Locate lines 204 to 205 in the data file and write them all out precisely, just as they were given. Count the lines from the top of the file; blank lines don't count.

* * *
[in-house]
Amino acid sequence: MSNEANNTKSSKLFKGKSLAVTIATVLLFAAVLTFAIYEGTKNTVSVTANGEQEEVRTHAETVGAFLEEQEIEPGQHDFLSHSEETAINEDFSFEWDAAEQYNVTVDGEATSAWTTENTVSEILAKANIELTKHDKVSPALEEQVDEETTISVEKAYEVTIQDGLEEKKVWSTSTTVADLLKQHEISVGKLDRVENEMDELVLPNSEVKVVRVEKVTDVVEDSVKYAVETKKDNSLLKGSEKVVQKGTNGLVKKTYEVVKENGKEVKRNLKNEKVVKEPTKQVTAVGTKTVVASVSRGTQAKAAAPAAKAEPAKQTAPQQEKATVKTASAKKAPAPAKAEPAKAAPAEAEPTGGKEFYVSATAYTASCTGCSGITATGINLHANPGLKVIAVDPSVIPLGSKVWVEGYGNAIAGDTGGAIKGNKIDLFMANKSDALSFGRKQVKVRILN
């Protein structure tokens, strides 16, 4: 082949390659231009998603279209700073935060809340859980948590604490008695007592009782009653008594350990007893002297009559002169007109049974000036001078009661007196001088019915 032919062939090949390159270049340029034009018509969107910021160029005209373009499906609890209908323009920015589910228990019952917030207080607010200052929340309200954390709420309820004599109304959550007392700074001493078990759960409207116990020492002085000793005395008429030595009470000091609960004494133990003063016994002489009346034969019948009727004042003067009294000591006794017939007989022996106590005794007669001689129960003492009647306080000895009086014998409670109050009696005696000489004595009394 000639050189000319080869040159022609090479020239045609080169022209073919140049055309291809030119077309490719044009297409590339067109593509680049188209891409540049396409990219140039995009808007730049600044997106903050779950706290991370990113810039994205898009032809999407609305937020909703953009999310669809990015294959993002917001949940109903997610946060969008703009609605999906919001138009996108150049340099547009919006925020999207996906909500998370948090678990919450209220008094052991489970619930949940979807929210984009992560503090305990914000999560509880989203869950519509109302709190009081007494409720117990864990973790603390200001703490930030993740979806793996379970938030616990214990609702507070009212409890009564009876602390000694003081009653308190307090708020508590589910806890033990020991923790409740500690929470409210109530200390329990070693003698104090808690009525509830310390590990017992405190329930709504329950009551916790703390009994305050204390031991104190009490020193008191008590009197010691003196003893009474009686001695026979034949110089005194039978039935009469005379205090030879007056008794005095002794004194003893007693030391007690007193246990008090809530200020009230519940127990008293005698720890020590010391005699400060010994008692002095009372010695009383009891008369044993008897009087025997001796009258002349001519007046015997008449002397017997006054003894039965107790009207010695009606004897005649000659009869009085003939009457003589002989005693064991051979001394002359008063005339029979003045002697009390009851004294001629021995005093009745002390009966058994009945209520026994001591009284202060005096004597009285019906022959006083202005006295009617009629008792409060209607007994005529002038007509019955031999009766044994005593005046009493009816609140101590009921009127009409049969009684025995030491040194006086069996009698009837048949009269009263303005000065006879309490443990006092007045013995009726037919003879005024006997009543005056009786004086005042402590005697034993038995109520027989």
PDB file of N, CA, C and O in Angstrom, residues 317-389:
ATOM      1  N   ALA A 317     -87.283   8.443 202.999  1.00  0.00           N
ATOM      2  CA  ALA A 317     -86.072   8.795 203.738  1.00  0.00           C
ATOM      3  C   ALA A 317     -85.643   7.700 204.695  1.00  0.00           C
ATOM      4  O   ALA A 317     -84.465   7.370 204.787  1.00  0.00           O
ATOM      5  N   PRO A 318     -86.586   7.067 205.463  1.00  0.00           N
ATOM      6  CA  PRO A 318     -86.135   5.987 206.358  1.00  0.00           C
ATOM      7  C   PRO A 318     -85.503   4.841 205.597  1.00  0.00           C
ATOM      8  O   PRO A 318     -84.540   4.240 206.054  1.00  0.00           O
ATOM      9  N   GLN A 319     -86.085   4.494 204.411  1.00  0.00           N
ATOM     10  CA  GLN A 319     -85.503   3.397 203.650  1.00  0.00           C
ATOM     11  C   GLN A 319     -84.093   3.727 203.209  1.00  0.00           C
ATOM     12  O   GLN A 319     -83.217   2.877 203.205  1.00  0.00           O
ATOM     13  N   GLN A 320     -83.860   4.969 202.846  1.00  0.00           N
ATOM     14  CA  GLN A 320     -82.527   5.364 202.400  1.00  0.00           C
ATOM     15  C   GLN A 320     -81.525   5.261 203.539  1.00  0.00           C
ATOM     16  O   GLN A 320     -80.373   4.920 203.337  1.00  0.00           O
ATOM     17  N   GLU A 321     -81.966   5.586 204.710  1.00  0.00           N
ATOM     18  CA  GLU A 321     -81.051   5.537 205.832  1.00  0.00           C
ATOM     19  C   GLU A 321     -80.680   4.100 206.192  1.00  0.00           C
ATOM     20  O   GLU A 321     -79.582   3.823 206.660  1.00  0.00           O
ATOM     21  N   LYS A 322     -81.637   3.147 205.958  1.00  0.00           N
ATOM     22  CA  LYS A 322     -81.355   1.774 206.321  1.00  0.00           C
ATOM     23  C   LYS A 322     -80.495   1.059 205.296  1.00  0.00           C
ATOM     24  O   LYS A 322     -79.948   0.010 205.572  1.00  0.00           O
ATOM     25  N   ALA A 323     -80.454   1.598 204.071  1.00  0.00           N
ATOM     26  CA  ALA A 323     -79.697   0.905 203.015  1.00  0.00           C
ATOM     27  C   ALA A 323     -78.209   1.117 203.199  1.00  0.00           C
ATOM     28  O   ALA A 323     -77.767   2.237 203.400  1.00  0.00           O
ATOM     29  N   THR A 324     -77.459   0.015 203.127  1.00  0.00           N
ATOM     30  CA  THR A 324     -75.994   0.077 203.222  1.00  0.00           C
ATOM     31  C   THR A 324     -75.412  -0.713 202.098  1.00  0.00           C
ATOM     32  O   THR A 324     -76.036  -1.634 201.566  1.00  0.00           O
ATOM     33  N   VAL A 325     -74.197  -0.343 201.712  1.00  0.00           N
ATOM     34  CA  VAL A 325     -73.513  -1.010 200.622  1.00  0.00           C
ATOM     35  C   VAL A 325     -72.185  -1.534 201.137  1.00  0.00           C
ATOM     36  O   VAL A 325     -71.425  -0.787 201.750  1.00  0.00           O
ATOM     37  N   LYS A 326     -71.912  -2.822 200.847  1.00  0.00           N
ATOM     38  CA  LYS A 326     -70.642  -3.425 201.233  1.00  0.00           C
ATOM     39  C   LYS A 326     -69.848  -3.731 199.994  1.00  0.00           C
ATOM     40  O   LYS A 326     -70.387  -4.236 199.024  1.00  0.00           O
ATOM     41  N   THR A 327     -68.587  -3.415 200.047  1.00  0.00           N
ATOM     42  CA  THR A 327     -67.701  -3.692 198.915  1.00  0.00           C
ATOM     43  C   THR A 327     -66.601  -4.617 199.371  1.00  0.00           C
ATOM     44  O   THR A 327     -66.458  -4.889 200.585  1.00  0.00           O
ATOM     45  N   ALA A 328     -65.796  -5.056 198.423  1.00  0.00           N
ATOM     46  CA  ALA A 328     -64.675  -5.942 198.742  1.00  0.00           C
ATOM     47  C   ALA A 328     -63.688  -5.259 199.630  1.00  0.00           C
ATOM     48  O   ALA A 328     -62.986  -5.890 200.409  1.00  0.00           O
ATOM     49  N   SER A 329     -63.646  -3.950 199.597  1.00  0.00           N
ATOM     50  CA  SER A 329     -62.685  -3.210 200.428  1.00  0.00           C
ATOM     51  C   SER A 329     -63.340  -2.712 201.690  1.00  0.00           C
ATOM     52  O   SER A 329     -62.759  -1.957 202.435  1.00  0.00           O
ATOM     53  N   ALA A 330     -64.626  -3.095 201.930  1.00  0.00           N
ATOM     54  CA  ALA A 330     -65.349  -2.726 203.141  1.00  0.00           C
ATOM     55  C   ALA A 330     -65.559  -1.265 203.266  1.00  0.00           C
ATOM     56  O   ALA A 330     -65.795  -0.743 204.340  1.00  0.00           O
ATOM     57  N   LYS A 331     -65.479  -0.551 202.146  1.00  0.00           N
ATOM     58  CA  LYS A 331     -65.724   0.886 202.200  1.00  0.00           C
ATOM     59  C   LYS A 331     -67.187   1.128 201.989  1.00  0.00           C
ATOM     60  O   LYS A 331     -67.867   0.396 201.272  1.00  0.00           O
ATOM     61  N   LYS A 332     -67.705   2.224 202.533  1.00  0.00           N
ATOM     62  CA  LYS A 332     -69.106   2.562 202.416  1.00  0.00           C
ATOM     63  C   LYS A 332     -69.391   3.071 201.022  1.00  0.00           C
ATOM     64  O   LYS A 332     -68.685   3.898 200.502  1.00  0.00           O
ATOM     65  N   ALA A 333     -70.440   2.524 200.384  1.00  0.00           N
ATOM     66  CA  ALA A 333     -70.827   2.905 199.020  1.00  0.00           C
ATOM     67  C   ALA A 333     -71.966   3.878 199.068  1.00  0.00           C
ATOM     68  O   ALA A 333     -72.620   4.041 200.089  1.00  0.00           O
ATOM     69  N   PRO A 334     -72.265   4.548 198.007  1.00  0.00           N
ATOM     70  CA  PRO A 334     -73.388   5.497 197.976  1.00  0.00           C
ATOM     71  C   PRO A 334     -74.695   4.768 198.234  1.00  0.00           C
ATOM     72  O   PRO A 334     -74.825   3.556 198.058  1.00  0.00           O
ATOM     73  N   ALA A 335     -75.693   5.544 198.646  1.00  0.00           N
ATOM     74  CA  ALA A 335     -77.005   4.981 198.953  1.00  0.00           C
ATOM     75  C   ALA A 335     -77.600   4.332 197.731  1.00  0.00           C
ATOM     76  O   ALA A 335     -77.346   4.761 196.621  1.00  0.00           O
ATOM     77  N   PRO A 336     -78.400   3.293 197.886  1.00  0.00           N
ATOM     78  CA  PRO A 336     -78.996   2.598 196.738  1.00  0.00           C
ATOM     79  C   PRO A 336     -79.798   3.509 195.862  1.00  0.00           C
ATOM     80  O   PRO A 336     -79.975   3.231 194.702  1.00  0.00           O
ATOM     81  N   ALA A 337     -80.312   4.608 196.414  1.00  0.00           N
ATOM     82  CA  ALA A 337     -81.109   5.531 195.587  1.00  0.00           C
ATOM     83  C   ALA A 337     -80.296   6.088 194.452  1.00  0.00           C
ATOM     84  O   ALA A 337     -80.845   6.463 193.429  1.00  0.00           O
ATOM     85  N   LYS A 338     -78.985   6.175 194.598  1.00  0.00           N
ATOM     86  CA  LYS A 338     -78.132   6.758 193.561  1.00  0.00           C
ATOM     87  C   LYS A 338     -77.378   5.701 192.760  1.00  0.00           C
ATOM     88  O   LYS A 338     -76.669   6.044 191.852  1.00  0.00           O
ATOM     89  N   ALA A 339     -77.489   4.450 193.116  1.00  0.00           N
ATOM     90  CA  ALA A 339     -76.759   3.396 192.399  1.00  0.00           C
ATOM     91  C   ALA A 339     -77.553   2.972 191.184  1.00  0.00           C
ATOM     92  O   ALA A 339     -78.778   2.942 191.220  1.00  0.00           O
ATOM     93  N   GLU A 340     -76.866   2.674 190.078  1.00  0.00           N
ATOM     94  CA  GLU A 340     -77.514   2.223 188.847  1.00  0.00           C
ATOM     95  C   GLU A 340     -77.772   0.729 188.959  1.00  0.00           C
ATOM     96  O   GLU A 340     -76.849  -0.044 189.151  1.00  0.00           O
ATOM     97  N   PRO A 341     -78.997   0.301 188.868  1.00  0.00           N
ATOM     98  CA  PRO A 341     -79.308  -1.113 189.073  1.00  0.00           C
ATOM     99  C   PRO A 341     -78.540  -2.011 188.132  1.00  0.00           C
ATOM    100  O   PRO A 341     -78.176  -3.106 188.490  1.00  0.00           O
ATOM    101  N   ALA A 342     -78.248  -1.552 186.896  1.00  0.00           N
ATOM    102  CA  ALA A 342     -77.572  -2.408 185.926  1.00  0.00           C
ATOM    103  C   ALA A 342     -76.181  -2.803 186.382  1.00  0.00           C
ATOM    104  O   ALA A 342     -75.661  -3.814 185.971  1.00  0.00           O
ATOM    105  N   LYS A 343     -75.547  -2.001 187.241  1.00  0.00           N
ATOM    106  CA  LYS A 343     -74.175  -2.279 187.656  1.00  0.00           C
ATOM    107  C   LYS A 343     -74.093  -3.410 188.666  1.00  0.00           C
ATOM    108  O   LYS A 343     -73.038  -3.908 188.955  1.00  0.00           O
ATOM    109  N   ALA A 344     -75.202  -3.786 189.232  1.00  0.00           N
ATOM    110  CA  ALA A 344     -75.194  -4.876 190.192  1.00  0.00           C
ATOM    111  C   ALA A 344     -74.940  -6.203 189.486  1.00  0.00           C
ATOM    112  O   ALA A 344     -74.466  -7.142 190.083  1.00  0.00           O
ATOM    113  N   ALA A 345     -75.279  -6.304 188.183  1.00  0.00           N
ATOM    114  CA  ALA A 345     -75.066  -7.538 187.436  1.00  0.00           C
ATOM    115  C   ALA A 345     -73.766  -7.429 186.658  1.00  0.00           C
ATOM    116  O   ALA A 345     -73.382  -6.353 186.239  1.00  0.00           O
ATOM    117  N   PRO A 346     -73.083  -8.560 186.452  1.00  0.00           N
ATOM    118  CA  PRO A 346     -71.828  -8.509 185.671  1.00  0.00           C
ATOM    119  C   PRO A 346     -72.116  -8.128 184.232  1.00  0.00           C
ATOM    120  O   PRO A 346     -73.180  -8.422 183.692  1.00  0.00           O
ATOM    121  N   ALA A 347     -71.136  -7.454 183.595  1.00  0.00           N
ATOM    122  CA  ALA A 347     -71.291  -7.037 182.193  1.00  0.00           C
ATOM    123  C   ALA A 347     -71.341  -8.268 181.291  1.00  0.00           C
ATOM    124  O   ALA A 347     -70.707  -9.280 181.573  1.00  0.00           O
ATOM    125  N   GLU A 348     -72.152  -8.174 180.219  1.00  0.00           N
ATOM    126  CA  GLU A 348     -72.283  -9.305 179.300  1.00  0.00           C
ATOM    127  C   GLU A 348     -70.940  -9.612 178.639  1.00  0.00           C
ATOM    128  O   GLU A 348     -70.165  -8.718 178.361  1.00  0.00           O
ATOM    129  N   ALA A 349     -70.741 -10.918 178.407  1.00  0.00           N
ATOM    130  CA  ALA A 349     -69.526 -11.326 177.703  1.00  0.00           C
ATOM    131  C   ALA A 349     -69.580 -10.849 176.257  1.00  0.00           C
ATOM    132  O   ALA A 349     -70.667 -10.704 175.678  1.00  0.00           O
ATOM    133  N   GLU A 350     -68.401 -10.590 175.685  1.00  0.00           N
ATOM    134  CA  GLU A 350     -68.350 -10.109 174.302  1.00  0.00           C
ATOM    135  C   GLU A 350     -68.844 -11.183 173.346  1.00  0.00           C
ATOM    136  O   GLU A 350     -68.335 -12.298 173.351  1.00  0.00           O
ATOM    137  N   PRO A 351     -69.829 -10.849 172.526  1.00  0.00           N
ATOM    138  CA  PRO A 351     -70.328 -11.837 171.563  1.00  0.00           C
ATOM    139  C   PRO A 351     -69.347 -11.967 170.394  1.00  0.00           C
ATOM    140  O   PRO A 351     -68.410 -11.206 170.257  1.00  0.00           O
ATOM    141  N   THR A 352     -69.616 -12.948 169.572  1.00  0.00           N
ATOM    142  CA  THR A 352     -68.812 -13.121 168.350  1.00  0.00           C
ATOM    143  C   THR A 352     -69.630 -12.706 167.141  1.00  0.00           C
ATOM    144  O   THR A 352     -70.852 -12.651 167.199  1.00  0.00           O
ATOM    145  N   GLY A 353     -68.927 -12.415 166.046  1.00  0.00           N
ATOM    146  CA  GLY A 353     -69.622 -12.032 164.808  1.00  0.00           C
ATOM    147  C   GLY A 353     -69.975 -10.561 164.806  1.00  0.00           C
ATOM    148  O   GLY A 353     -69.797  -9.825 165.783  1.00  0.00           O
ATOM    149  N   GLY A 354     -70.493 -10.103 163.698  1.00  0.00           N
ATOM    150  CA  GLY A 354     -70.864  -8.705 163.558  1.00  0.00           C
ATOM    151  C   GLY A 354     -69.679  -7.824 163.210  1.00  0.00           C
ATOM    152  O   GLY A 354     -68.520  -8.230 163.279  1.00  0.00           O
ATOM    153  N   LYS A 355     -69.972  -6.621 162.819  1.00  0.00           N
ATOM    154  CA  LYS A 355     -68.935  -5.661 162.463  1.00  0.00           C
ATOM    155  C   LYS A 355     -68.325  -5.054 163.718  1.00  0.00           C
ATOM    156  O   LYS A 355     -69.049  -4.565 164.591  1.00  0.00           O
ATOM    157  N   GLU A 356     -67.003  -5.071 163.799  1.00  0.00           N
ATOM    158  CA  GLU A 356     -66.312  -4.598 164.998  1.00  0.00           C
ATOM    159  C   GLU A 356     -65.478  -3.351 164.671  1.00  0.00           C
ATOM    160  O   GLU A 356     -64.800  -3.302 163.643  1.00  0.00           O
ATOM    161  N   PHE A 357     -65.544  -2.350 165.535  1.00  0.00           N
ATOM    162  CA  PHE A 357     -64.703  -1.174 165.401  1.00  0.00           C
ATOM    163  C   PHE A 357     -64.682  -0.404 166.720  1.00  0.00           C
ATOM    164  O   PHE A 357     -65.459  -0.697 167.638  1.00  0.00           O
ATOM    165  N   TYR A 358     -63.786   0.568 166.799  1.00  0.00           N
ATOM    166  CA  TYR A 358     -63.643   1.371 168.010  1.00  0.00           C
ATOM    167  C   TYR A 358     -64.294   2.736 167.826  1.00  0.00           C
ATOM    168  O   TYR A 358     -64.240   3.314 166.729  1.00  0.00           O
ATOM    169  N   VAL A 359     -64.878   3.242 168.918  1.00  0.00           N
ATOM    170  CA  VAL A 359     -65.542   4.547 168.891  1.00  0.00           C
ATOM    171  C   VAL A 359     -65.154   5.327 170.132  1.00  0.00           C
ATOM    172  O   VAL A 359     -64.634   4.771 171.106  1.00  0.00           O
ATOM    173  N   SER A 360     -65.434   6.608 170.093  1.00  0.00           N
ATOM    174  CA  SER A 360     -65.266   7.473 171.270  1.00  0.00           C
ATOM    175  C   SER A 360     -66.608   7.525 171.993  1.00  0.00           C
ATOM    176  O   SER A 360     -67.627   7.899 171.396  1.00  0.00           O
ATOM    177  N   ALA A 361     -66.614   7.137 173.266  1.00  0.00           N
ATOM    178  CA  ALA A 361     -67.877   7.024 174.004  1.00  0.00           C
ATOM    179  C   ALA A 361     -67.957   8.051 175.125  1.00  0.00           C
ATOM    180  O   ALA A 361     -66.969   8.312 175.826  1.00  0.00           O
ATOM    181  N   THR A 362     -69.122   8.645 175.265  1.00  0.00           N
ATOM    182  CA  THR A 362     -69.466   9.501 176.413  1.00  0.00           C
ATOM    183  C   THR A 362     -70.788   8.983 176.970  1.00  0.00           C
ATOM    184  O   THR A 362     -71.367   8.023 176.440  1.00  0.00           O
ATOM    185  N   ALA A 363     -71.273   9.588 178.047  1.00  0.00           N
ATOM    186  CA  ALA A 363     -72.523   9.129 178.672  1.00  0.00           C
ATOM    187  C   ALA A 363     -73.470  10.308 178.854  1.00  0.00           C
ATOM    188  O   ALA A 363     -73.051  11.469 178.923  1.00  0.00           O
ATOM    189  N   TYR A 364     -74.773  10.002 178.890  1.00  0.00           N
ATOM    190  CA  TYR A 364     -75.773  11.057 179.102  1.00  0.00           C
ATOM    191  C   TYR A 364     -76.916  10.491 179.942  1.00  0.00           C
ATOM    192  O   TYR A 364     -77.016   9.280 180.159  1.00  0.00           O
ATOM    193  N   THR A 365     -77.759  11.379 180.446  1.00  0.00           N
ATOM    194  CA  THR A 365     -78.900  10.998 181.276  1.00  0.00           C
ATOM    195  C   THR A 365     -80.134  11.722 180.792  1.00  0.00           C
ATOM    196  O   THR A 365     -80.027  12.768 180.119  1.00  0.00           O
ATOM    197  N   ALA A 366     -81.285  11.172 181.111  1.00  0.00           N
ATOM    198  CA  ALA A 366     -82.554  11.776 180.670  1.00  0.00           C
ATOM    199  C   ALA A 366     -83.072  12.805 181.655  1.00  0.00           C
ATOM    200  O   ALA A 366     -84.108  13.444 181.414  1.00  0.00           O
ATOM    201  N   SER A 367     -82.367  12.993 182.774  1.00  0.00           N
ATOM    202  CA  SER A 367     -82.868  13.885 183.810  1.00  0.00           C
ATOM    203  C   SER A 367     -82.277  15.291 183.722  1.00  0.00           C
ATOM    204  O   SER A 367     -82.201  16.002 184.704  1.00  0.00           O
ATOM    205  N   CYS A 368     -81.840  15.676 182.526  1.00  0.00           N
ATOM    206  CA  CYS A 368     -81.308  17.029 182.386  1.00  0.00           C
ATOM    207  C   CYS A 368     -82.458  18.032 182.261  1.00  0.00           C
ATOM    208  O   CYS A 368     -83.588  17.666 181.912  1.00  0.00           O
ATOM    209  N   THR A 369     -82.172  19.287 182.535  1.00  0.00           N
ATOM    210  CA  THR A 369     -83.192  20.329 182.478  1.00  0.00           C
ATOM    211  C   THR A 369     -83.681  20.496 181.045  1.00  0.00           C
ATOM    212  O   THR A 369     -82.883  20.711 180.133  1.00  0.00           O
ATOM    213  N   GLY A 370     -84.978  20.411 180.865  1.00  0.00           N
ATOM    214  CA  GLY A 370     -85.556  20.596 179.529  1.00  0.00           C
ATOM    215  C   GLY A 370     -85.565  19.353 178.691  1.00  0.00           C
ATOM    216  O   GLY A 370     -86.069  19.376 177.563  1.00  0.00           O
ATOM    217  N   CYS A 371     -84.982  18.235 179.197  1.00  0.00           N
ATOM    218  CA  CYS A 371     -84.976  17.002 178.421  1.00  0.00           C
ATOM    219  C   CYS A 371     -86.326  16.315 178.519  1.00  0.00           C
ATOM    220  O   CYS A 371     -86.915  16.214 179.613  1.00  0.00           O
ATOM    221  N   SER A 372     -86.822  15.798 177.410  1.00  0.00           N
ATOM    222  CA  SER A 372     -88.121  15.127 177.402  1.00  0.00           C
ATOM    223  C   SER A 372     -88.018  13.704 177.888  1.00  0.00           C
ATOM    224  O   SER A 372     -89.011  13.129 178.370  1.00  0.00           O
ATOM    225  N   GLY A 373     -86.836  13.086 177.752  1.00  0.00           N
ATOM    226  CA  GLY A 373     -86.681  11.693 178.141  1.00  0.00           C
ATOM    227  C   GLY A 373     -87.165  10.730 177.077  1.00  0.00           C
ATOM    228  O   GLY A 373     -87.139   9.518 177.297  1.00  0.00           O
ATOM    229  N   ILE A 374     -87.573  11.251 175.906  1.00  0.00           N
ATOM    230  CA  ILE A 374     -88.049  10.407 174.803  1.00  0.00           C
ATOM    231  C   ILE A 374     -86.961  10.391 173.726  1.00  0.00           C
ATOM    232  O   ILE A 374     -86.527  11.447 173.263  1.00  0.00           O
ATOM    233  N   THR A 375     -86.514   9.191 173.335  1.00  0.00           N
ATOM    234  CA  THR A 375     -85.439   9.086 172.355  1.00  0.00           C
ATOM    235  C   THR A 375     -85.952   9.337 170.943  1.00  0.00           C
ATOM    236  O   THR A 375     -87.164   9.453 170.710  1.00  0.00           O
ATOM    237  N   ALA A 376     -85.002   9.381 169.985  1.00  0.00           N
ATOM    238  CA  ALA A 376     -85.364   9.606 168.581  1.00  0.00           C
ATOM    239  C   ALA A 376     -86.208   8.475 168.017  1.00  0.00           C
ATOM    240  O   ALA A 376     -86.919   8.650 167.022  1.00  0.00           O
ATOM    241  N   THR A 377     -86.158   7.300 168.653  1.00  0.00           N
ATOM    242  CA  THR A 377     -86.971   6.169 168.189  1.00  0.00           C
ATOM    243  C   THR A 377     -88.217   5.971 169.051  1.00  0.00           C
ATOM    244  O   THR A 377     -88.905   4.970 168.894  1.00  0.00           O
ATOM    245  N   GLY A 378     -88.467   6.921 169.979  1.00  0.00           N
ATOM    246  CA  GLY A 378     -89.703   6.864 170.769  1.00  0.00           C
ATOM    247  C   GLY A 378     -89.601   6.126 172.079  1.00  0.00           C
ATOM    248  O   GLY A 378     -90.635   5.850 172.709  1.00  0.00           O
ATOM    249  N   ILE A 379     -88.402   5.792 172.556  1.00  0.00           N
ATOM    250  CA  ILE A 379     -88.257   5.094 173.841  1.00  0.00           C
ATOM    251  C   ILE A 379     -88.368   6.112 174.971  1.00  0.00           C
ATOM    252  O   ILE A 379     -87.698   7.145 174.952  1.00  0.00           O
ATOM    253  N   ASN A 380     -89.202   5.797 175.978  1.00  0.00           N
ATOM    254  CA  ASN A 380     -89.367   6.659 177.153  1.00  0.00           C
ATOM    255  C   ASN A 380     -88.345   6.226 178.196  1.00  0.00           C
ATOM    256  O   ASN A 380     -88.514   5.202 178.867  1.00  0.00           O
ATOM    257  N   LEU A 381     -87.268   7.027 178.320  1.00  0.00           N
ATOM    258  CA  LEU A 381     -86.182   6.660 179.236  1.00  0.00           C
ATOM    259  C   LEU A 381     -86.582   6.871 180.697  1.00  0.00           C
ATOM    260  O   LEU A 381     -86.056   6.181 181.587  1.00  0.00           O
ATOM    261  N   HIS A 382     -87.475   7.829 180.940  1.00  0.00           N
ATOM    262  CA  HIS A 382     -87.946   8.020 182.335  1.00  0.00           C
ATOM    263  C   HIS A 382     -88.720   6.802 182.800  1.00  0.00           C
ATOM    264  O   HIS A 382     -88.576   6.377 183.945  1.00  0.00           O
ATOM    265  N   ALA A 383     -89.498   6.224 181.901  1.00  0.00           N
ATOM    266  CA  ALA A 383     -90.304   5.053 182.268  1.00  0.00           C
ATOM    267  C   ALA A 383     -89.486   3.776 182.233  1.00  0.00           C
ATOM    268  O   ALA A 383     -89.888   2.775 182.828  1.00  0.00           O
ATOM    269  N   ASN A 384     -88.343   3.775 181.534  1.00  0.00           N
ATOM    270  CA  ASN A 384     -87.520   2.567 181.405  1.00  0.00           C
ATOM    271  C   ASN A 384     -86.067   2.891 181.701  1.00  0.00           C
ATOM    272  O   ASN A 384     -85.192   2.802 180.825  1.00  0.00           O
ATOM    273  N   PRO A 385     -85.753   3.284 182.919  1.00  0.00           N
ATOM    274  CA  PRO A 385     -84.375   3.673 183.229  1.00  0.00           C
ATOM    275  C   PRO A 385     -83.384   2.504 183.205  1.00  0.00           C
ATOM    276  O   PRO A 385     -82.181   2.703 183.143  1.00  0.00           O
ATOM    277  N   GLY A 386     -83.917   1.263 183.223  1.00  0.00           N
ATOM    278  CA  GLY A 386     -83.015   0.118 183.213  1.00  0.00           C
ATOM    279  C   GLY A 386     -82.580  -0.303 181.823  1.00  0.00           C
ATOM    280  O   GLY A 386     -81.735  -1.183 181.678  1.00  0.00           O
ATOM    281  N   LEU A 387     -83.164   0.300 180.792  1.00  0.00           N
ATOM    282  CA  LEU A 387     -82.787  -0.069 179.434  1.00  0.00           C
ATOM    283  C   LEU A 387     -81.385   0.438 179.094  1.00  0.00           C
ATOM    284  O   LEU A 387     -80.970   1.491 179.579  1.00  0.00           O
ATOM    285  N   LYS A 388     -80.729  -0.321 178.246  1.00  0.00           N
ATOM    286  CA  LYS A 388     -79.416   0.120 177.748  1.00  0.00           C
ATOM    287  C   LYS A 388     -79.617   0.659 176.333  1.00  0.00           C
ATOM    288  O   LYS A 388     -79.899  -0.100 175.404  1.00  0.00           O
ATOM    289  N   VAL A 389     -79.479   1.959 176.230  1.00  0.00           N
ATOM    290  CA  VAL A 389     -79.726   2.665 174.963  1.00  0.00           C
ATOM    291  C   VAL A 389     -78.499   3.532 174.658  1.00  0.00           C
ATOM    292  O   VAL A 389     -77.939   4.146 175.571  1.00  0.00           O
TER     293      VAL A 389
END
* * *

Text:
ATOM    200  O   ALA A 366     -84.108  13.444 181.414  1.00  0.00           O
ATOM    201  N   SER A 367     -82.367  12.993 182.774  1.00  0.00           N